Sub-Categories under the
category : Junior Level
Jain philosophy can be described in
various ways, but the most acceptable tradition is to describe it in terms
of Nav Tattvas or nine fundamentals. They are:
All living beings are called Jivas. Jivas have consciousness known as
the soul, which is also called the atma (soul - chetan). The soul and
body are two different entities. The soul can not be reproduced. It is
described as a sort of energy which is indestructible, invisible, and
shapeless. Jainism divides jivas into five categories ranging from
one-sensed beings to five-sensed beings. The body is merely a home for
the soul. At the time of death, the soul leaves the body to occupy a new
one. Tirthankaras have said that the soul has an infinite capacity to
know and perceive. This capacity of the soul is not experienced in its
present state, because of accumulated karmas.
Ajiva (non-living matter):
Anything that is not a soul is called ajiva. Ajiva
does not have consciousness. Jainism divides ajiva in five broad
categories: dharmastikay (medium of motion), adharmastikay (medium of
rest), akashastikay (space), pudgalastikay (matter), and kala (time).
Punya (results of good deeds):
By undertaking these wholesome activities, we acquire punya or good
karmas. Such activities are: providing food or other items to the needy
people, doing charity work, propagating religion, etc. When punya
matures, it brings forth worldly comfort and happiness.
Pap (results of bad deeds):
By undertaking bad activities, we acquire pap or bad
karmas. Such activities are: being cruel or violent, showing disrespect
to parents or teachers, being angry or greedy and showing arrogance or
indulging in deceit. When pap matures, it brings forth worldly
suffering, misery, and unhappiness.
Asrava (influx of karmas):
The influx of karman particles to the soul is known
as asrav. It is caused by wrong belief, vowlessness (observing no vows),
passions, negligence, and psychophysical activities. Such an influx of
karmas is facilitated by mental, verbal, or physical activities.
Bandh (bondage of karmas):
This refers to the actual binding of karman particles
to the soul. Bandh occurs, when we react to any situation with a sense
of attachment or aversion.
Samvar (stoppage of karmas):
This is the process by which the influx of karman particles is stopped.
This is achieved by observing samiti (carefulness), gupti (control), ten
fold yati-dharma (monkshood), contemplating the twelve bhavanas (mental
reflections), and parishaha (suffering).
Nirjara (eradication of karmas):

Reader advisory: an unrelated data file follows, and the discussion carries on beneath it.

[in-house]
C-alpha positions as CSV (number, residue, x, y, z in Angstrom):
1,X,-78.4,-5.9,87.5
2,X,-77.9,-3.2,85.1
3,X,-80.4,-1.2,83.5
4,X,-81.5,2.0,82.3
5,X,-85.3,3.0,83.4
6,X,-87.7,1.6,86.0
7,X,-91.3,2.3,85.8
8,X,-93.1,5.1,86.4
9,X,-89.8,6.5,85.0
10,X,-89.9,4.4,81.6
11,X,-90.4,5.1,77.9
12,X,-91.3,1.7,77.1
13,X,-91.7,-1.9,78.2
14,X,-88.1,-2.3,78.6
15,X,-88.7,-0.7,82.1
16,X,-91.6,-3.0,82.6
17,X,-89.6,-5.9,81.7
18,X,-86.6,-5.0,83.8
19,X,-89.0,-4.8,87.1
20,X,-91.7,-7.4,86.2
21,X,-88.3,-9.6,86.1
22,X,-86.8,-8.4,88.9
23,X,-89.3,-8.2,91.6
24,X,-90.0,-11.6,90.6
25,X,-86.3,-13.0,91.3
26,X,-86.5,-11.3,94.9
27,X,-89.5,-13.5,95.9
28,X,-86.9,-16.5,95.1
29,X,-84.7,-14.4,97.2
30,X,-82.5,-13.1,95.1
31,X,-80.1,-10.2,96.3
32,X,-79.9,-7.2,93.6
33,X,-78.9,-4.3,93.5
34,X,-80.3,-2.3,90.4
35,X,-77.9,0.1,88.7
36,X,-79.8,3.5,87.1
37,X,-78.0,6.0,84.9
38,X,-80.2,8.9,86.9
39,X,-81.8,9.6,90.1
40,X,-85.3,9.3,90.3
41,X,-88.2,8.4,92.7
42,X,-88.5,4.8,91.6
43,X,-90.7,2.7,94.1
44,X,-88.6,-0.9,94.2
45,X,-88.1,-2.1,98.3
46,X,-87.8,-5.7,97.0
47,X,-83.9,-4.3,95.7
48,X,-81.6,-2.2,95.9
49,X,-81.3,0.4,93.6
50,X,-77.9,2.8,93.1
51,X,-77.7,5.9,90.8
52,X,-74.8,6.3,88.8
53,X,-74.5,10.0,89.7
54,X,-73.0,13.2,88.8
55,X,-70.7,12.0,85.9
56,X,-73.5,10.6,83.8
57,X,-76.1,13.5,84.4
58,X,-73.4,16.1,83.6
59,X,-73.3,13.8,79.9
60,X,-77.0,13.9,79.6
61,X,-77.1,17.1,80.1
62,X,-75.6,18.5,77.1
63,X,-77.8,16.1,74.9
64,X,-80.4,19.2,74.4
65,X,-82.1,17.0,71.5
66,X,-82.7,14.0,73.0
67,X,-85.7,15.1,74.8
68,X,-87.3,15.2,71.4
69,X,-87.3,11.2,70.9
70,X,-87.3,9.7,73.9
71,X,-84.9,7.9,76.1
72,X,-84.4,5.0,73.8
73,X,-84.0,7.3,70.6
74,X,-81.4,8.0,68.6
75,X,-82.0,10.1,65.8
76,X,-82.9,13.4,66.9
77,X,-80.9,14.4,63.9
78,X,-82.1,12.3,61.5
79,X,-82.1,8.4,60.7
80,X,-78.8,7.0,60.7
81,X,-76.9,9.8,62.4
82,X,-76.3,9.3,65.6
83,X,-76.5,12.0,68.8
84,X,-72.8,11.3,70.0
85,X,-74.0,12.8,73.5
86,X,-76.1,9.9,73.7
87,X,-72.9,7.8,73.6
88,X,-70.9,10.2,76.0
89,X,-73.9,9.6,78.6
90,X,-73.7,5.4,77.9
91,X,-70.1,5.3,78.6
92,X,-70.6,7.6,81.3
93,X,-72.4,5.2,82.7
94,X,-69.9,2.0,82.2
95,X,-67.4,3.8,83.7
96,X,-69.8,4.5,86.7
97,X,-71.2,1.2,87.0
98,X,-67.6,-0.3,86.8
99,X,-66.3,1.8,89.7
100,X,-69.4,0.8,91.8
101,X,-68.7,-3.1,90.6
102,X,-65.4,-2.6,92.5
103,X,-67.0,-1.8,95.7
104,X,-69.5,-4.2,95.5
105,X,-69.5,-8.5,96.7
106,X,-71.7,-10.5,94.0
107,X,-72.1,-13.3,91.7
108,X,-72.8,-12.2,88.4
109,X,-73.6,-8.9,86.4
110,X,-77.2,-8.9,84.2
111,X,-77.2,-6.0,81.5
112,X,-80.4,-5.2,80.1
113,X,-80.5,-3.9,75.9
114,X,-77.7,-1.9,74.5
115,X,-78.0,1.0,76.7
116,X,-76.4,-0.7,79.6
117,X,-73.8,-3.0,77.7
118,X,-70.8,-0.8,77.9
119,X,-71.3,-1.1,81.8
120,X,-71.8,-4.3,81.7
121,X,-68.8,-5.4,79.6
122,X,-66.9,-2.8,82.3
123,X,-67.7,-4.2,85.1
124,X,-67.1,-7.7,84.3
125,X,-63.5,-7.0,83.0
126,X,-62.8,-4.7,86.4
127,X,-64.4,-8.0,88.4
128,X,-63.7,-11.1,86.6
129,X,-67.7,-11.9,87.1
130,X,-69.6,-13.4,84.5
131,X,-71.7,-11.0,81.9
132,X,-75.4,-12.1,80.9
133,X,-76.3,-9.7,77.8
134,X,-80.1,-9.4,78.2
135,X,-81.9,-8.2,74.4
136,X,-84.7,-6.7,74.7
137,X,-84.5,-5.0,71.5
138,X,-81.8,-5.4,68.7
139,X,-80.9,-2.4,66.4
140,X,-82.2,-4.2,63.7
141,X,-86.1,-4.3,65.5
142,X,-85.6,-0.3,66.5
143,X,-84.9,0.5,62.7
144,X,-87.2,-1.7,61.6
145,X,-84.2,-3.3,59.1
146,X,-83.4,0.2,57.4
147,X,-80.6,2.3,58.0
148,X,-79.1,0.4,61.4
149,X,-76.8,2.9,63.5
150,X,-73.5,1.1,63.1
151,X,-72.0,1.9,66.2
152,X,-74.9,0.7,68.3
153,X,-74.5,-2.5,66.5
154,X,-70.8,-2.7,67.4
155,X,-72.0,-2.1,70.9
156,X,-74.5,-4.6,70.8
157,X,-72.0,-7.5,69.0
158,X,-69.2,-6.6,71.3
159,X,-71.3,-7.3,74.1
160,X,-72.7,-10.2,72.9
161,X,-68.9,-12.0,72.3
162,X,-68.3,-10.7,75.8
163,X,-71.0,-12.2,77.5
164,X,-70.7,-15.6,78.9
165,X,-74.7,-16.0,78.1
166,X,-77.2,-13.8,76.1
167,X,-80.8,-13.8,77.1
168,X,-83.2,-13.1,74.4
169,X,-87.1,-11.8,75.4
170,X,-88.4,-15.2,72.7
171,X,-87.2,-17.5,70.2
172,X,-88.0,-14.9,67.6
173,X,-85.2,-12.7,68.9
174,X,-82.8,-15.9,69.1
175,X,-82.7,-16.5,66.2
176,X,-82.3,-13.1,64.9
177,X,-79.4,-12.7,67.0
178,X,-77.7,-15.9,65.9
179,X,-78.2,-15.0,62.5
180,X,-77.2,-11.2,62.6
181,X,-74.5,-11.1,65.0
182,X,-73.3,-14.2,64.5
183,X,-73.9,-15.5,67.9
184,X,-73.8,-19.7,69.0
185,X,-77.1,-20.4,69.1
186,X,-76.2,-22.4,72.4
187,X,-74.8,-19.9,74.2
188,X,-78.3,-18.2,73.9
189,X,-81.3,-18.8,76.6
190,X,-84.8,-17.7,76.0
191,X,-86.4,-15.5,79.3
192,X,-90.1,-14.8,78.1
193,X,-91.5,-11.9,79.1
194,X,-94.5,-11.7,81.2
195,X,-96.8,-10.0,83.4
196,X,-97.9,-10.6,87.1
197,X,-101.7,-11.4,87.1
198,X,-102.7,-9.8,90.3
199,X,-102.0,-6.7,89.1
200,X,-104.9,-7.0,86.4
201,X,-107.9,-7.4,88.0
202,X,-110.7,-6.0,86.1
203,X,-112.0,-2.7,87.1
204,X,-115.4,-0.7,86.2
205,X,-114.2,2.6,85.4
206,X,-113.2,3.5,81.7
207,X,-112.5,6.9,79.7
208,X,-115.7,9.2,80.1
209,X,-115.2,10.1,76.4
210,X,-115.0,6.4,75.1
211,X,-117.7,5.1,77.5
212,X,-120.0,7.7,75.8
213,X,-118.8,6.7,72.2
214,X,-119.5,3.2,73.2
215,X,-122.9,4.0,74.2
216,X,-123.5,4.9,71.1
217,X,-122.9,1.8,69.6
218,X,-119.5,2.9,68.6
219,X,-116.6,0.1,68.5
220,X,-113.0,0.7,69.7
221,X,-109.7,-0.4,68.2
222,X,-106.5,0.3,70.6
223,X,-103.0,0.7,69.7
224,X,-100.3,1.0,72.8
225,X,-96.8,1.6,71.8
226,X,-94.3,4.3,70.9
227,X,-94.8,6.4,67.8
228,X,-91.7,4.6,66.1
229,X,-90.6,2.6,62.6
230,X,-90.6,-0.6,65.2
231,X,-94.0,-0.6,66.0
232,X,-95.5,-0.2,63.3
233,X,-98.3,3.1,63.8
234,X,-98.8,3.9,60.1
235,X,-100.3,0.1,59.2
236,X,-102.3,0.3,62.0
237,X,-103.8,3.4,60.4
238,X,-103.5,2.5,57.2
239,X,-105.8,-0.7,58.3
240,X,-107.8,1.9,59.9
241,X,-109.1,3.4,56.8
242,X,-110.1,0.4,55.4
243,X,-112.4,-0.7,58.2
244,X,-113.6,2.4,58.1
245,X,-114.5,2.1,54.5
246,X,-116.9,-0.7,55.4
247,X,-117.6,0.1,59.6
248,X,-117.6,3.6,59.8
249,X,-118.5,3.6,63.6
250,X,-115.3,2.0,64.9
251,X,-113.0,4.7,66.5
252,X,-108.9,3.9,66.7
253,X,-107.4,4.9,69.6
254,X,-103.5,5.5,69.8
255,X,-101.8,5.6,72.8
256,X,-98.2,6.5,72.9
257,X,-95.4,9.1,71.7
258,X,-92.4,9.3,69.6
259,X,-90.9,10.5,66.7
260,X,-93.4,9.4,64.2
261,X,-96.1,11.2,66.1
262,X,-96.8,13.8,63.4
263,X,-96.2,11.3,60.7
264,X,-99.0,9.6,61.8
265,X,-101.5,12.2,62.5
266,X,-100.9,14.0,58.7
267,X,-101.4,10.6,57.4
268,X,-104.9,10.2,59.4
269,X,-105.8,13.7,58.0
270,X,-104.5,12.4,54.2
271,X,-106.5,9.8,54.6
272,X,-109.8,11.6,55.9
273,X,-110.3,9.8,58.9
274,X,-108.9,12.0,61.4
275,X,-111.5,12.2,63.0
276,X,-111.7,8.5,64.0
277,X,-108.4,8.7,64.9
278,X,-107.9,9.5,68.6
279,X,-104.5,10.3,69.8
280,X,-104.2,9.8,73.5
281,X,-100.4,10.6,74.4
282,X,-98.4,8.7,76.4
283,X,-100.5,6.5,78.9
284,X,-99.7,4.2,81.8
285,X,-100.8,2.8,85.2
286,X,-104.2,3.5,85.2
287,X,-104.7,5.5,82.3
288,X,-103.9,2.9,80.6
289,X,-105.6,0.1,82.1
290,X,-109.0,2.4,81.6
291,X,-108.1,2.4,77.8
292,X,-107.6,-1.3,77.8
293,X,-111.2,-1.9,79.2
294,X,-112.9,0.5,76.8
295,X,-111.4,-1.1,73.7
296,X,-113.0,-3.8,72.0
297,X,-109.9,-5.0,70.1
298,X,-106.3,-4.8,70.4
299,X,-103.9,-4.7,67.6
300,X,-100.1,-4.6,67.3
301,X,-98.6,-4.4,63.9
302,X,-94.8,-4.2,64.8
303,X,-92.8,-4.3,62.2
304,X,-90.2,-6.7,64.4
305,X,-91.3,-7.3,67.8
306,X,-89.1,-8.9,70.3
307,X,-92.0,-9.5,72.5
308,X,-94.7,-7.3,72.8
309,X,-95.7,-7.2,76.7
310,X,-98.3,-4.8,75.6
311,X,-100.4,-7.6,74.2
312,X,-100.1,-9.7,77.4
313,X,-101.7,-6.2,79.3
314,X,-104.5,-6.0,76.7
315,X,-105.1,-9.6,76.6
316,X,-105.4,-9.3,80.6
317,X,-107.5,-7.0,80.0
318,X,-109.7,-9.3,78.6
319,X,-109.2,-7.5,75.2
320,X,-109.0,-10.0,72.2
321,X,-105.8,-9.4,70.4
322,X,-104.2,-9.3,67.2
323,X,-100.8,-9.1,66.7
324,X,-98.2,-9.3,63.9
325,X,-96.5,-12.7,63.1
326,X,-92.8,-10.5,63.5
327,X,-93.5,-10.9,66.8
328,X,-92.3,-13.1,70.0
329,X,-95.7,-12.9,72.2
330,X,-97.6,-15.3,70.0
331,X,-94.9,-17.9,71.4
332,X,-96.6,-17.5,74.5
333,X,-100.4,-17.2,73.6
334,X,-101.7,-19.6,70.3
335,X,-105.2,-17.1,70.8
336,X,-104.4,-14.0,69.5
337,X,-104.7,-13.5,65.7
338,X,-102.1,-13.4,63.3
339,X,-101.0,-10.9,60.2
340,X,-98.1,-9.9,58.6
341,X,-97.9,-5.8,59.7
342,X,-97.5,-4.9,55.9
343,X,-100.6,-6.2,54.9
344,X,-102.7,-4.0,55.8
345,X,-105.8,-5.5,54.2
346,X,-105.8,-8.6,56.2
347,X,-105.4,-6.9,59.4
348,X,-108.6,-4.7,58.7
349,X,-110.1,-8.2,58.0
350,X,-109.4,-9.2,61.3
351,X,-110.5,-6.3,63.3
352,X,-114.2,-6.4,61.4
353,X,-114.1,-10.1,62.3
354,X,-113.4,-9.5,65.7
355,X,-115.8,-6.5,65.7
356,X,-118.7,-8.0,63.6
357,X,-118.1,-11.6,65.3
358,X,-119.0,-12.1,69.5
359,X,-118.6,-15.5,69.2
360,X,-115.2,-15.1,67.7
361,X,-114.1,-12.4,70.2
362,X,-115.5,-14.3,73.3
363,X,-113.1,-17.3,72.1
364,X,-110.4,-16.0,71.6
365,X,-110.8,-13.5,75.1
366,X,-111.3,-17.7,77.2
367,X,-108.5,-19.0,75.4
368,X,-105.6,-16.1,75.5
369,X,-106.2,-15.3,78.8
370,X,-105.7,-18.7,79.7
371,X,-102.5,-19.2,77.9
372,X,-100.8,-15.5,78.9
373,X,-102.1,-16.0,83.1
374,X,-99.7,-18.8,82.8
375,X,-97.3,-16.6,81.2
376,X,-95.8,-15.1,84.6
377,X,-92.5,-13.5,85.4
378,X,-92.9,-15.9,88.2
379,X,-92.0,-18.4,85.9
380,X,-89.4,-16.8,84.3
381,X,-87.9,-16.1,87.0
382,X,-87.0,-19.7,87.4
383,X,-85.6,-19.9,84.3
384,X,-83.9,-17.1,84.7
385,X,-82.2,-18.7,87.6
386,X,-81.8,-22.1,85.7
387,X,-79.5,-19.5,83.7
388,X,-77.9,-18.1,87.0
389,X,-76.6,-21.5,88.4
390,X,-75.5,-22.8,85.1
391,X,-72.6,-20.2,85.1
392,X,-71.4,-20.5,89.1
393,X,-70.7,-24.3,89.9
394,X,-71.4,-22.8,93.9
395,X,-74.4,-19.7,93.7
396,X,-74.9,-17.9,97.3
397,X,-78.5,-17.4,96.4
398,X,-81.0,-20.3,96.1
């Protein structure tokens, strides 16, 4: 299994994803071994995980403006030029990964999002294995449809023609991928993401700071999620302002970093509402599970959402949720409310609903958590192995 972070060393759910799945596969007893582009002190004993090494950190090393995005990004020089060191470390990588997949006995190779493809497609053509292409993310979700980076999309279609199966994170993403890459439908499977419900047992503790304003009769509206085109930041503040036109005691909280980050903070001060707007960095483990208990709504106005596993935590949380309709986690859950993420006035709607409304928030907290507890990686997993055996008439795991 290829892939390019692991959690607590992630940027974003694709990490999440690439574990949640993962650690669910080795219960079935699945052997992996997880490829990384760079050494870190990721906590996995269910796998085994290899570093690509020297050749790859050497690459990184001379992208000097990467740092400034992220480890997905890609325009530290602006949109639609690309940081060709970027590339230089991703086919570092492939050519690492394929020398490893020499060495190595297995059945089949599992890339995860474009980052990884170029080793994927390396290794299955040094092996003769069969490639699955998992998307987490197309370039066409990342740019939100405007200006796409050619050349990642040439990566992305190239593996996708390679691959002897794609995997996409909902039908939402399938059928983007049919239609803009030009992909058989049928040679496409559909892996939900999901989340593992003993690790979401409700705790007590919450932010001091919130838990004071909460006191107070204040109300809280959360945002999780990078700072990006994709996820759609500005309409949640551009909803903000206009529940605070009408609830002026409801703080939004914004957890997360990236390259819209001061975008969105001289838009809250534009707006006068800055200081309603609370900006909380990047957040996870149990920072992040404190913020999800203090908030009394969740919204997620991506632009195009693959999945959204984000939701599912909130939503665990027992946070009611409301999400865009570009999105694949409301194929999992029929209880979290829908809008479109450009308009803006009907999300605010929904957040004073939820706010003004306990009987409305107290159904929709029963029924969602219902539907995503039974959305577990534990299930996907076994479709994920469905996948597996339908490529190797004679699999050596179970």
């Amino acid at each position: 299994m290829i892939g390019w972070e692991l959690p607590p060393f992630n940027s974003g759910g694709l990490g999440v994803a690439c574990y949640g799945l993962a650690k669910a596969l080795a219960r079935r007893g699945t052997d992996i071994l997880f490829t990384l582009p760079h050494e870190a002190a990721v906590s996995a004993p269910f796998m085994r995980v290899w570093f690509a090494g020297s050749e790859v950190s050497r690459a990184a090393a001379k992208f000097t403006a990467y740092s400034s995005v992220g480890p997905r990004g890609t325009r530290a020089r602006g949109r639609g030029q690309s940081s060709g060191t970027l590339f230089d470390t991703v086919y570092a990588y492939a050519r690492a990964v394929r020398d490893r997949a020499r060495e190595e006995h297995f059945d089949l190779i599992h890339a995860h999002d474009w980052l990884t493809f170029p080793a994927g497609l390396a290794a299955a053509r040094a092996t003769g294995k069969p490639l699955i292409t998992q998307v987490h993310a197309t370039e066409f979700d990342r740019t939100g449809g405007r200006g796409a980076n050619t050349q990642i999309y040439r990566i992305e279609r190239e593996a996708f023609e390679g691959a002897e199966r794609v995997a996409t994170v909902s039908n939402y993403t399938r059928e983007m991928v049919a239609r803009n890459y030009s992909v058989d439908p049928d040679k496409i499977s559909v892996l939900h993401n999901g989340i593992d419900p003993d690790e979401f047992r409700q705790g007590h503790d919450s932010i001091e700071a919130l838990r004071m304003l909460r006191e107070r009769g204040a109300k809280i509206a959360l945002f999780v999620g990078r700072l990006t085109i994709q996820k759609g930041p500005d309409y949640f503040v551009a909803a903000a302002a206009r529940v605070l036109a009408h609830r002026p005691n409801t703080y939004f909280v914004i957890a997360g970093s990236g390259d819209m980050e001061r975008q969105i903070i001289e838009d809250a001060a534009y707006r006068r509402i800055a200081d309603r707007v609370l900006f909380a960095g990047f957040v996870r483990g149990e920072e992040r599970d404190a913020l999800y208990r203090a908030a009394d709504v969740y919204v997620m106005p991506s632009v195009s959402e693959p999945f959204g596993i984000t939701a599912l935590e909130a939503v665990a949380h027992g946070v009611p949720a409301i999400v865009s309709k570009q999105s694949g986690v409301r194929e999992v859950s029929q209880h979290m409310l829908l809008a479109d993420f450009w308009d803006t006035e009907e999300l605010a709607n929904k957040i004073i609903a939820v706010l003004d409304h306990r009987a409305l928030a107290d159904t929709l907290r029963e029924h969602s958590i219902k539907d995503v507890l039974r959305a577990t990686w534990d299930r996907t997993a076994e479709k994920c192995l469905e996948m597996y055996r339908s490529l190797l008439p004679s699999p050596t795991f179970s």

The process by which we shed off karmas is
called nirjara. Karmas can be shed off either by passive or active
efforts. When we passively wait for karmas to mature and give their
results in due time, it is called Akam Nirjara. On the other hand, if we
put active efforts for karmas to mature earlier than due time, it is
called Sakam Nirjara. Sakam Nirjara can be achieved by performing
penance, repentance, asking for forgiveness for the discomfort or injury
we might have caused to someone, meditation, etc.
When we get rid of all the karmas, we attain liberation
Now, let us use a simple analogy to
illustrate these Tattvas. There lived a family in a farm house. They were
enjoying the fresh cool breeze coming through the open doors and windows.
The weather suddenly changed, and a terrible dust storm set in. Realizing
it was a bad storm, they got up to close the doors and windows. By the
time they could close all the doors and windows, much dust had entered the
house. After closing all of the doors and windows, they started cleaning
away the dust that had come into the house.
We can interpret this simple
illustration in terms of Nav-Tattvas as follows:
1) Jivas are represented by the people.
2) Ajiva is represented by the house.
3) Punya is represented by worldly
enjoyment resulting from the nice cool breeze.
4) Pap is represented by worldly
discomfort resulting from the sand storm, which brought dust into the
5) Asrava is represented by the influx
of dust through the doors and windows of the house which is similar to the
influx of karman particles to the soul.
6) Bandh is represented by the
accumulation of dust in the house, which is similar to bondage of karman
particles to the soul.
7) Samvar is represented by the closing
of the doors and windows to stop the dust from coming into the house,
which is similar to the stoppage of influx of karman particles to the
8) Nirjara is represented by the
cleaning up of accumulated dust from the house, which is similar to
shedding off accumulated karmic particles from the soul.
9) Moksha is represented by the clean
house, which is similar to the shedding of all karmic particles from the